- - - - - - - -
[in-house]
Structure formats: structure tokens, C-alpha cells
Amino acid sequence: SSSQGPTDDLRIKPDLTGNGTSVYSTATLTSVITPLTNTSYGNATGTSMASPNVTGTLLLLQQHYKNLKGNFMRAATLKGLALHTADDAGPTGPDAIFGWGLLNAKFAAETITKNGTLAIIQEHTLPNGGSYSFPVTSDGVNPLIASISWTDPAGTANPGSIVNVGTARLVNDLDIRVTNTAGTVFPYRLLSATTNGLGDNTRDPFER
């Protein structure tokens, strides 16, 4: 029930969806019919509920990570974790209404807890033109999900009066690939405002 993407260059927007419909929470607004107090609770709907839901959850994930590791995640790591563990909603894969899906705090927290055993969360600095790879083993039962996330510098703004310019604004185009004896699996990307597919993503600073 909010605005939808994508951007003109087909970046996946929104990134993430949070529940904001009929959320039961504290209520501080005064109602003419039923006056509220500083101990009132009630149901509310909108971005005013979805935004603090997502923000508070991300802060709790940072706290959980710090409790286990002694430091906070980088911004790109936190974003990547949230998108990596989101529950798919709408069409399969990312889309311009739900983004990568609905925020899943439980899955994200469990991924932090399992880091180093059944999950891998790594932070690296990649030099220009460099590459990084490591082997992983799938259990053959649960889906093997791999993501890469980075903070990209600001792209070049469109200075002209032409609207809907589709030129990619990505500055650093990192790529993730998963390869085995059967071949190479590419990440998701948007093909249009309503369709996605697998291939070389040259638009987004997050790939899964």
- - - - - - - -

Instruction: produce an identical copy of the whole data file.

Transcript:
[in-house]
Structure formats: structure tokens, C-alpha cells
Amino acid sequence: SSSQGPTDDLRIKPDLTGNGTSVYSTATLTSVITPLTNTSYGNATGTSMASPNVTGTLLLLQQHYKNLKGNFMRAATLKGLALHTADDAGPTGPDAIFGWGLLNAKFAAETITKNGTLAIIQEHTLPNGGSYSFPVTSDGVNPLIASISWTDPAGTANPGSIVNVGTARLVNDLDIRVTNTAGTVFPYRLLSATTNGLGDNTRDPFER
């Protein structure tokens, strides 16, 4: 029930969806019919509920990570974790209404807890033109999900009066690939405002 993407260059927007419909929470607004107090609770709907839901959850994930590791995640790591563990909603894969899906705090927290055993969360600095790879083993039962996330510098703004310019604004185009004896699996990307597919993503600073 909010605005939808994508951007003109087909970046996946929104990134993430949070529940904001009929959320039961504290209520501080005064109602003419039923006056509220500083101990009132009630149901509310909108971005005013979805935004603090997502923000508070991300802060709790940072706290959980710090409790286990002694430091906070980088911004790109936190974003990547949230998108990596989101529950798919709408069409399969990312889309311009739900983004990568609905925020899943439980899955994200469990991924932090399992880091180093059944999950891998790594932070690296990649030099220009460099590459990084490591082997992983799938259990053959649960889906093997791999993501890469980075903070990209600001792209070049469109200075002209032409609207809907589709030129990619990505500055650093990192790529993730998963390869085995059967071949190479590419990440998701948007093909249009309503369709996605697998291939070389040259638009987004997050790939899964």